On a lighter note, I am also doing regular courses from the programme and my favorite so far has been Microcontrollers. We are exploring, one by one, every peripheral and interface of the Tiva C Series TM4C123GH6PM Microcontroller (using the LaunchPad development platform). It struck me how much functionality was crammed into that IC. The CCS development environment could deliver a better experience, especially on Linux, but thankfully one only needs a standard cross compiler gcc toolchain (arm-eabi-none) to develop for the board. TivaWare including all the necessary makefiles also helps a lot.

I plan to blog about the course's final project and any other stuff that ends up being done with the board. Also if there is any progress on dw Engine I shall post about it. A friend and me are in the process of sketching up an original level and ship a demo. Let's see what happens!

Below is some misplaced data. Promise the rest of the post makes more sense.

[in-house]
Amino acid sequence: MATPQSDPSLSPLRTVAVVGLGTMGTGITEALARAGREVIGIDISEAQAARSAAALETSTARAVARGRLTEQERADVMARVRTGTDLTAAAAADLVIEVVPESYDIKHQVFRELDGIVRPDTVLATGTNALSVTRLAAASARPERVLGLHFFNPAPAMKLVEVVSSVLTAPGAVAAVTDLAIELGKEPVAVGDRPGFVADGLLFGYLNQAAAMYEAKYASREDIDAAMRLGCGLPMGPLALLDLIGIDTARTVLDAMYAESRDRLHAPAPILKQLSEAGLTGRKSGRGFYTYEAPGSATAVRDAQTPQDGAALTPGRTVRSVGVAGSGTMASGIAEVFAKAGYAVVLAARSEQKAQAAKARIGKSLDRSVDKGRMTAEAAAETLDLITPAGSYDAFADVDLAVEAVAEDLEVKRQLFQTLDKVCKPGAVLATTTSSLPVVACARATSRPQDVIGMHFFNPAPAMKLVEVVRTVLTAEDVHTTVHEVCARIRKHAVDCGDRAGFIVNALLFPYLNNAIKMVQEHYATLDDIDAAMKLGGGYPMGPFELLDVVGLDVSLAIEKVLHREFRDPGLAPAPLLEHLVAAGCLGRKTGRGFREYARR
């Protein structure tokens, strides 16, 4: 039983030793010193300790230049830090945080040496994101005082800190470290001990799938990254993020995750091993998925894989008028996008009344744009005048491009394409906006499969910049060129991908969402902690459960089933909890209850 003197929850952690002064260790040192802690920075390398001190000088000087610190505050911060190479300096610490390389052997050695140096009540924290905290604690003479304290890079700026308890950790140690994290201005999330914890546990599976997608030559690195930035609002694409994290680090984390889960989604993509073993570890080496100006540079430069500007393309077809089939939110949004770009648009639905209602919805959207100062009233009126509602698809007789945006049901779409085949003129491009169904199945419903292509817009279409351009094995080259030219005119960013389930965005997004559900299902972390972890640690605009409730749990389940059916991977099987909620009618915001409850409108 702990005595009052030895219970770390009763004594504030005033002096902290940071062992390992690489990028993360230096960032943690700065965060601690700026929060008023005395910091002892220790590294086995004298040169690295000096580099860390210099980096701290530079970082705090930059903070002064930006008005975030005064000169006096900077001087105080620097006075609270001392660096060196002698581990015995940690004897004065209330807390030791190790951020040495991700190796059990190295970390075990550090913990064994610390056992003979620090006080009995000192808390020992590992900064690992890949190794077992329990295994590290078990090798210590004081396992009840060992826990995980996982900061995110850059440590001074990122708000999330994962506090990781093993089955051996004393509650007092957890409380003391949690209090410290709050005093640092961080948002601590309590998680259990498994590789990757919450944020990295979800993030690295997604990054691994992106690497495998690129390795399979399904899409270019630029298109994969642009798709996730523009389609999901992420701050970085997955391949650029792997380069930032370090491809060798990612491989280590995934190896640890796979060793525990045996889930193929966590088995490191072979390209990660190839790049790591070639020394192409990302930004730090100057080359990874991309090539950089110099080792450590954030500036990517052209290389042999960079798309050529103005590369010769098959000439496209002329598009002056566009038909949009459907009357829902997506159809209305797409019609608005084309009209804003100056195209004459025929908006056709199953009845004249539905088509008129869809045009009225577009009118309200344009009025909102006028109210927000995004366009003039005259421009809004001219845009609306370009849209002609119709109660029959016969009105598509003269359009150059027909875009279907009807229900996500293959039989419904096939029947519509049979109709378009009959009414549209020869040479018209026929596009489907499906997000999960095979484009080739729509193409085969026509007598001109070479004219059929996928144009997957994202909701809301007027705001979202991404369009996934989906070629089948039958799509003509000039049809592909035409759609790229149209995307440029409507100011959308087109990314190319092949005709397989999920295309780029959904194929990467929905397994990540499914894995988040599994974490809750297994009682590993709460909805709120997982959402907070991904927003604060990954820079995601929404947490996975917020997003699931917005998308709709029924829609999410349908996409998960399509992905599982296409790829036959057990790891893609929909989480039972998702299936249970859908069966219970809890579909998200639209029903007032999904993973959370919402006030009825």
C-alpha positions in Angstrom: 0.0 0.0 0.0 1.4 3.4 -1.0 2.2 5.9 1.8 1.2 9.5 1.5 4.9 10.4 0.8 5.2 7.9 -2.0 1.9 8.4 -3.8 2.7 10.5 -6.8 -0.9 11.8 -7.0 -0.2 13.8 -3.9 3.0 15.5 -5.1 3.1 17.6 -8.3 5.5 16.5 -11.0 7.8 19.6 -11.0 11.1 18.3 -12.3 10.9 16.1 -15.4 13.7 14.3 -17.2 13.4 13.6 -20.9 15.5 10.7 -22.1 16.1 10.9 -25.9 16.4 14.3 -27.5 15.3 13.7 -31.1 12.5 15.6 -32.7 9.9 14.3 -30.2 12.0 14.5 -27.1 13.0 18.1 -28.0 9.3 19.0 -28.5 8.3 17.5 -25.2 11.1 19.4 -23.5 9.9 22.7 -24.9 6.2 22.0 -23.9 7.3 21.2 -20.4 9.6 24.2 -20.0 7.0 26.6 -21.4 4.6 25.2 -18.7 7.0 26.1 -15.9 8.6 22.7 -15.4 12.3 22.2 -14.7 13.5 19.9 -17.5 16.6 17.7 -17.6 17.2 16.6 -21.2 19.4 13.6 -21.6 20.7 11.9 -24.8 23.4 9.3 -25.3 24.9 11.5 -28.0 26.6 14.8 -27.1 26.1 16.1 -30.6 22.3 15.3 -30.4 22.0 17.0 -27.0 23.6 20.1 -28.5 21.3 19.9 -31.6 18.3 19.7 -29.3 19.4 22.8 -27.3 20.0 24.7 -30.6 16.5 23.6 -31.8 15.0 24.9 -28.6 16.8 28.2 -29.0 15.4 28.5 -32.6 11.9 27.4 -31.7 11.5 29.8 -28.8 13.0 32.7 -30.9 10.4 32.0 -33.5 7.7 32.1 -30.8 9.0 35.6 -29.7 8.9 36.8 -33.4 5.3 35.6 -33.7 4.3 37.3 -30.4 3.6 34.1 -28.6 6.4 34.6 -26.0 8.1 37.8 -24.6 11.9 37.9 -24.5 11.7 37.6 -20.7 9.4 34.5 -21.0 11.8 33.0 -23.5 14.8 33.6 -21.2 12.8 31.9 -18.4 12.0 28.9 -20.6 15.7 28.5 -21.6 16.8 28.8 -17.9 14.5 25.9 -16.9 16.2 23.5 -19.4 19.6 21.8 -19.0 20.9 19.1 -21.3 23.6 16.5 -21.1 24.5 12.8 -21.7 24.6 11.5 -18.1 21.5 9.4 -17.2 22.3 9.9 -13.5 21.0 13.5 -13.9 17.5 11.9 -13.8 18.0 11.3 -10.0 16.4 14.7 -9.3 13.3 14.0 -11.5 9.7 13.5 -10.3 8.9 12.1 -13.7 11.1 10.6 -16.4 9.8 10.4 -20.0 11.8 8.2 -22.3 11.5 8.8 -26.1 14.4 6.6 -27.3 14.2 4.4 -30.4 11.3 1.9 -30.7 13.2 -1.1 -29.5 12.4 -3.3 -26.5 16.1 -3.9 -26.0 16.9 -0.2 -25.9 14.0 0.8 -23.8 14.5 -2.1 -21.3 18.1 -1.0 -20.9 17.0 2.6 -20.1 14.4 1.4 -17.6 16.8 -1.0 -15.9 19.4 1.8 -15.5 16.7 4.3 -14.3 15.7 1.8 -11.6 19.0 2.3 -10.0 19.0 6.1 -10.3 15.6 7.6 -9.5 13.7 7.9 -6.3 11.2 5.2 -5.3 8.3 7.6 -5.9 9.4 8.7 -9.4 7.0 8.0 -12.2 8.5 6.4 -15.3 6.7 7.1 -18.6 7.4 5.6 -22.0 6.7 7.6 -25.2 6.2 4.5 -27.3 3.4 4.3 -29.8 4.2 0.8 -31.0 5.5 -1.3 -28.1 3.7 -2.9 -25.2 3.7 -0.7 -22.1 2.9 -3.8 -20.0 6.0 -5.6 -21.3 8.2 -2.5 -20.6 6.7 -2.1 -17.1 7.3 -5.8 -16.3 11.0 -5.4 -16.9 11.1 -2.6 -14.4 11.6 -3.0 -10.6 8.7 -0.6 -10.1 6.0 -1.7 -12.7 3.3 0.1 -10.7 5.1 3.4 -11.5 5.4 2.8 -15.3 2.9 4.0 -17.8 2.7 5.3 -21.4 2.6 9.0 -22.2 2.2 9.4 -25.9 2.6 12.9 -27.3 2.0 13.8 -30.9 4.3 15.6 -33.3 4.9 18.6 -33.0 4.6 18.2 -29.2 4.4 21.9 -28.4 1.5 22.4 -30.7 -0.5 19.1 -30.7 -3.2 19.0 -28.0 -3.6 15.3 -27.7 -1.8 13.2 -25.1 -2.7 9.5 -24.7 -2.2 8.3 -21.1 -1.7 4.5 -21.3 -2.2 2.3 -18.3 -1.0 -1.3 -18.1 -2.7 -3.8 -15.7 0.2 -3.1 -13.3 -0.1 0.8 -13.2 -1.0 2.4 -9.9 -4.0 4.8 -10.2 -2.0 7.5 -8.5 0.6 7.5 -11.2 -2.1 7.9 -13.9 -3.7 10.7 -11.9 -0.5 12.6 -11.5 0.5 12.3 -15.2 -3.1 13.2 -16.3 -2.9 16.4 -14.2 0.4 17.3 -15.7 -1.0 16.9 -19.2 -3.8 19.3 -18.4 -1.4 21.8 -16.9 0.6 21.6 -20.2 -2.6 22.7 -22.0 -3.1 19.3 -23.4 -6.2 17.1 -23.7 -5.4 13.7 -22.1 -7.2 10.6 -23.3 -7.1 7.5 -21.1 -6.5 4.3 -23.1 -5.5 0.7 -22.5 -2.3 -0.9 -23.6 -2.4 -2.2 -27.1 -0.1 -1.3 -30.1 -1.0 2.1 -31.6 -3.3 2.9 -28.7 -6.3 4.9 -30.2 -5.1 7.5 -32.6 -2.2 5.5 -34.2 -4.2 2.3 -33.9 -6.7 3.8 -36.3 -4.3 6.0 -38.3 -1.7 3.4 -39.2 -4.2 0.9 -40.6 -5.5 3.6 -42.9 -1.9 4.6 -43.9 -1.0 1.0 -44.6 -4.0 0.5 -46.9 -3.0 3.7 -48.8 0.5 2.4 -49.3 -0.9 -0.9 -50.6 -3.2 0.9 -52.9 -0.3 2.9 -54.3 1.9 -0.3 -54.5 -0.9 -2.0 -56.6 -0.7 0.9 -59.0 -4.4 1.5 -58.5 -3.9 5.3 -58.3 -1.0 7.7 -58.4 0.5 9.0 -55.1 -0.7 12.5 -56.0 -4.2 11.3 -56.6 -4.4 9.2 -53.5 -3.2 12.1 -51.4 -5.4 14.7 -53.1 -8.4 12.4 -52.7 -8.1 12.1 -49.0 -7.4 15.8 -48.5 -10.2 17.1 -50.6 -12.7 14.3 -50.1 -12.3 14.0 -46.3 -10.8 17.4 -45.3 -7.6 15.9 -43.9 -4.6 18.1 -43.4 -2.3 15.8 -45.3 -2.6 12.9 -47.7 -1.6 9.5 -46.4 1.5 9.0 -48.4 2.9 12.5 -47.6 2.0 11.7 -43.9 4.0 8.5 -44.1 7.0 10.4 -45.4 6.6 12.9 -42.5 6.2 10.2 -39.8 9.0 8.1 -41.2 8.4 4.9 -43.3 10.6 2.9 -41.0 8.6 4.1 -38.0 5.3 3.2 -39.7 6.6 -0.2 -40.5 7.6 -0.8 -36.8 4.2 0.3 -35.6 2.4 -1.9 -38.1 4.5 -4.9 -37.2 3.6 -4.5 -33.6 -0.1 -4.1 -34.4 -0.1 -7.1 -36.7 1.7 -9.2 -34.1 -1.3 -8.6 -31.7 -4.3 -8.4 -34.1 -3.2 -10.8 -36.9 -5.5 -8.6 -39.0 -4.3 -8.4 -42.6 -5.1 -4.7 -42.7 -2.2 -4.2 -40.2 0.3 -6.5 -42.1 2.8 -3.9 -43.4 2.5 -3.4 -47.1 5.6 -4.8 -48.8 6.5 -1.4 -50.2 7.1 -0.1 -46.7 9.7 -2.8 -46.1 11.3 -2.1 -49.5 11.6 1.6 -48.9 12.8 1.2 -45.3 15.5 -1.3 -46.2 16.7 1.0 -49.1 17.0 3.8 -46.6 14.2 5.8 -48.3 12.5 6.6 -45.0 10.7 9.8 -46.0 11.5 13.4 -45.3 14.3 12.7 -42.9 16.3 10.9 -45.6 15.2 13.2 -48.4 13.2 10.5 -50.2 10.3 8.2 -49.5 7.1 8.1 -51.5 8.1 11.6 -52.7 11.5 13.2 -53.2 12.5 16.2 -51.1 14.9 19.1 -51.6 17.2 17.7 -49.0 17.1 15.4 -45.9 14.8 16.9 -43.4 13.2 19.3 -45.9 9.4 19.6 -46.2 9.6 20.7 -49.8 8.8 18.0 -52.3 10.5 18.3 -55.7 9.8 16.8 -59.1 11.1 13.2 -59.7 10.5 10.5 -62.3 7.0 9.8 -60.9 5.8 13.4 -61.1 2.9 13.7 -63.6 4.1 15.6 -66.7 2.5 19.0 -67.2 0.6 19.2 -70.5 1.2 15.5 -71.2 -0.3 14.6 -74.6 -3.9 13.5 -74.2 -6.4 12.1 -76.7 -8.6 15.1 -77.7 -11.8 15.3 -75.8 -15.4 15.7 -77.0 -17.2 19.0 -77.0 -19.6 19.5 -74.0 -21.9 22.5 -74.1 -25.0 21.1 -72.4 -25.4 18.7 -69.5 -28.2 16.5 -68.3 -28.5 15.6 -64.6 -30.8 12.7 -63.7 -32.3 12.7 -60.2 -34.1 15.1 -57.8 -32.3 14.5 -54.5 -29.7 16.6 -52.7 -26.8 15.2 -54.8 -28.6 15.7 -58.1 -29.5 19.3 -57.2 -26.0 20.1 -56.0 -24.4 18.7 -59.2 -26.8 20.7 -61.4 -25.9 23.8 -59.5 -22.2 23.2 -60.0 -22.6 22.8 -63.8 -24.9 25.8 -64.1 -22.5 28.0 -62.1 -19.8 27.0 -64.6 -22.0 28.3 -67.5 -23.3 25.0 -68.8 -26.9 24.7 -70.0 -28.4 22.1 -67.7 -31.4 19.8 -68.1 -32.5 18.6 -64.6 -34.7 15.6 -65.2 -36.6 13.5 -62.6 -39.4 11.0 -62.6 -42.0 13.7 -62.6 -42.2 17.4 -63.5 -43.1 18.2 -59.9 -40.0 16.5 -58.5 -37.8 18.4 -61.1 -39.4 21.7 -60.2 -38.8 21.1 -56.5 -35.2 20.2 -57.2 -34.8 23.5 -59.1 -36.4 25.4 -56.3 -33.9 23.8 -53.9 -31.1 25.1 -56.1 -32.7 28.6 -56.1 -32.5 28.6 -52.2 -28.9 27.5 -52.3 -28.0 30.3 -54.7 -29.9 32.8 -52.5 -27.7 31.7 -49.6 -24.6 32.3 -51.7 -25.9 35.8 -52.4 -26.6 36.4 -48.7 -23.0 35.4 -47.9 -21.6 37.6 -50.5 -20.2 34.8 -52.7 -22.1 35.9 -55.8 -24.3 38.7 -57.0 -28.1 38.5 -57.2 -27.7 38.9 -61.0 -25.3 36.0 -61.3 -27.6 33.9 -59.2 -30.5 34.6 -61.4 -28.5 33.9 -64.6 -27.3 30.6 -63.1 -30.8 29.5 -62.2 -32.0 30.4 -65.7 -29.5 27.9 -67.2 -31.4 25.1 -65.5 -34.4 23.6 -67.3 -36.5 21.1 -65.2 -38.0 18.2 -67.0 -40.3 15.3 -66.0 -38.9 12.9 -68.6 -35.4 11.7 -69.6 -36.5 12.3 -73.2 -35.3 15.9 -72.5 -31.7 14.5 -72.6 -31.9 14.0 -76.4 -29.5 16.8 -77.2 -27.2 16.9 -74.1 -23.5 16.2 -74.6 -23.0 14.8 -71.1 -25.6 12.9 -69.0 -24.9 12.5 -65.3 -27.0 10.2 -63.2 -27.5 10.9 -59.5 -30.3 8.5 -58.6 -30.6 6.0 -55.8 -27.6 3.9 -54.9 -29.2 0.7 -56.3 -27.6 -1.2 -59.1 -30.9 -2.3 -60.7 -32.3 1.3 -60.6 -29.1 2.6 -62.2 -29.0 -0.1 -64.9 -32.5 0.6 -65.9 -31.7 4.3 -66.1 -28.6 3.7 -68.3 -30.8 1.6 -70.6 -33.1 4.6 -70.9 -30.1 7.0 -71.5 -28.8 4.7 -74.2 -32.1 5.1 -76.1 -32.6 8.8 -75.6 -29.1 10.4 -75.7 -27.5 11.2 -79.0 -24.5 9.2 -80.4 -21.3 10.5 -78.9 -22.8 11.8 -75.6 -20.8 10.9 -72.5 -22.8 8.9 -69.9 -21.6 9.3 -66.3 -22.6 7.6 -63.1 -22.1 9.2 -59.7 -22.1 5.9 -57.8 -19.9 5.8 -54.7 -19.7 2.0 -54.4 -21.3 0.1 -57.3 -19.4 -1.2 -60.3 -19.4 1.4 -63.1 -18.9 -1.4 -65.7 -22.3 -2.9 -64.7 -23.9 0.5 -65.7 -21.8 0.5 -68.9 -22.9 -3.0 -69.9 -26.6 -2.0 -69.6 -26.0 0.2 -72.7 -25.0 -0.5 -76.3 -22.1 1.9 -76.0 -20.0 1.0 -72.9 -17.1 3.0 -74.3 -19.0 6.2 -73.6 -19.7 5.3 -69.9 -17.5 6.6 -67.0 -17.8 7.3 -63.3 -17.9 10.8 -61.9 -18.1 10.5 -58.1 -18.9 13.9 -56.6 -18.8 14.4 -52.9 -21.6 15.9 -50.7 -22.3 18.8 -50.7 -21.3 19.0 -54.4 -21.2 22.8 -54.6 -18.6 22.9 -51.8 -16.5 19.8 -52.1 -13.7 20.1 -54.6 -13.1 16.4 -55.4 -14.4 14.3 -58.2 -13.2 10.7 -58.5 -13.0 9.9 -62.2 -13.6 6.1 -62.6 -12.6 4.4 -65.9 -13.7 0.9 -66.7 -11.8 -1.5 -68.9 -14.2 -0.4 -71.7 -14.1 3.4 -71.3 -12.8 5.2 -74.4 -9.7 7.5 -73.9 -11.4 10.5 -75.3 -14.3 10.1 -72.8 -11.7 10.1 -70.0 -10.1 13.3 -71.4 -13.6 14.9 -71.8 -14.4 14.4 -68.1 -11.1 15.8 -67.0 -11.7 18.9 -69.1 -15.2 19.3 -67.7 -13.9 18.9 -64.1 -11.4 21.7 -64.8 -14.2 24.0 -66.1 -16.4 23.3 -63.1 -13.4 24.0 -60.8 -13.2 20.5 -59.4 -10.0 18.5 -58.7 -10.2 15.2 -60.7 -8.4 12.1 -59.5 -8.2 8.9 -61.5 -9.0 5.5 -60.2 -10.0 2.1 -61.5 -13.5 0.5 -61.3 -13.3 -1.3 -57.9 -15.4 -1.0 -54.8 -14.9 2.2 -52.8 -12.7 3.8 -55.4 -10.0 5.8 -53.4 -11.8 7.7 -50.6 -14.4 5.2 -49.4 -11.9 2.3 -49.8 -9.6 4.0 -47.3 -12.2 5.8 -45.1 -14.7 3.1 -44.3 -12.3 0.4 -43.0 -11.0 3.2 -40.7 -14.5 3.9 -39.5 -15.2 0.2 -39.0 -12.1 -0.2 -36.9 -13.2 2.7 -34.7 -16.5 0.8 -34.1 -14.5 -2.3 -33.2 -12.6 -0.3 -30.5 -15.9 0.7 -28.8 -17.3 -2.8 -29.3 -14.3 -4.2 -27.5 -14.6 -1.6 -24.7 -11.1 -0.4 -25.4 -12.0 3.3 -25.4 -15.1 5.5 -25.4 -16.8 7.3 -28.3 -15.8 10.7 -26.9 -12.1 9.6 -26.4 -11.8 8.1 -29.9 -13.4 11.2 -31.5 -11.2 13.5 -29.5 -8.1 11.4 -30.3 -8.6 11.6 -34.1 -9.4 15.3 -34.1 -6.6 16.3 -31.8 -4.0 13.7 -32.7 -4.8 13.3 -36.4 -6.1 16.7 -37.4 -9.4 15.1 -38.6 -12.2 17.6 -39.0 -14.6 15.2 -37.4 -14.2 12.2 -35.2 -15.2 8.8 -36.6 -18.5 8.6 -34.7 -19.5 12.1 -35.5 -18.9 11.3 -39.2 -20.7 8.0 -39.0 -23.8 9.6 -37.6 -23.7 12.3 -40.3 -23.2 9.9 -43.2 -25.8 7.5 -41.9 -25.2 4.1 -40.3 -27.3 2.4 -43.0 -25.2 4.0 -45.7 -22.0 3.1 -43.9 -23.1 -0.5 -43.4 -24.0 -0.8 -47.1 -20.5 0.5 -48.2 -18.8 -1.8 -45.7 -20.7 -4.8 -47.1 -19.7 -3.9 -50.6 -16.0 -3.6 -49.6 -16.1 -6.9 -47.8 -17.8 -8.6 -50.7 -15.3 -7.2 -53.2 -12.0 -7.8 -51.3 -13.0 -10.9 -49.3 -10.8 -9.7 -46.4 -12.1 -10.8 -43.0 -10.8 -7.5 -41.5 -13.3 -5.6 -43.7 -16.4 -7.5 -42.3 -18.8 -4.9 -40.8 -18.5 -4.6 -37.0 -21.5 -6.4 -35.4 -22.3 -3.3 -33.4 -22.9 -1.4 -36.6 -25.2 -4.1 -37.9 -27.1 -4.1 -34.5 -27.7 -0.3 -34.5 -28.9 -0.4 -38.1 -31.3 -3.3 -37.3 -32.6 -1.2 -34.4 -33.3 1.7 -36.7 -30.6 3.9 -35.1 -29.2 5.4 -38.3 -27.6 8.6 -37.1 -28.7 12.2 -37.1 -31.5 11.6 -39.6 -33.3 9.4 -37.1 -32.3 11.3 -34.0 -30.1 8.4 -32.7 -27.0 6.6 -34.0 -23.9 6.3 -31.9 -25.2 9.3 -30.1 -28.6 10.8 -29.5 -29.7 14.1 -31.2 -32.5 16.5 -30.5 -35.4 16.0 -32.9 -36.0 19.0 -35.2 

Saturday, June 20, 2015

Presenting neiatree

Mandatory Screenshot
neiatree is an asset tree processing tool for games of other multimedia applications. I made it after I counldn't find something similar that was simple to setup and use like I wanted, so why not scratch my own itch? By this naming convention following after neiasound I guess I'm starting a neiasomething library collection. neiaframeworks, perhaps? Hmm...  

So, about neiatree. It allows you to parse a directory tree into another, optionally processing the files into other files. Inspired by make, also keeps track of source file modification dates and updates only what has changed. So you can for example, compress textures and sounds for your game as a build step that runs automatically, before or after a build or a run. Want to use different compression settings for your tool? Not to worry, change the rules and clean your destination folder. If you did not change anything, the overhead in project build time is negligible. A tenth of a second or so.

It is easy to integrate it into your toolchain. The only build dependency is Qt 5.4. You can use an older version with simple tweaks.

Licensed under 2-clause BSD. Go check the GitHub repository!

Tuesday, June 16, 2015

Intel RealSense for Mobile Devices: Aftermath

Geting, Rauli, Me :)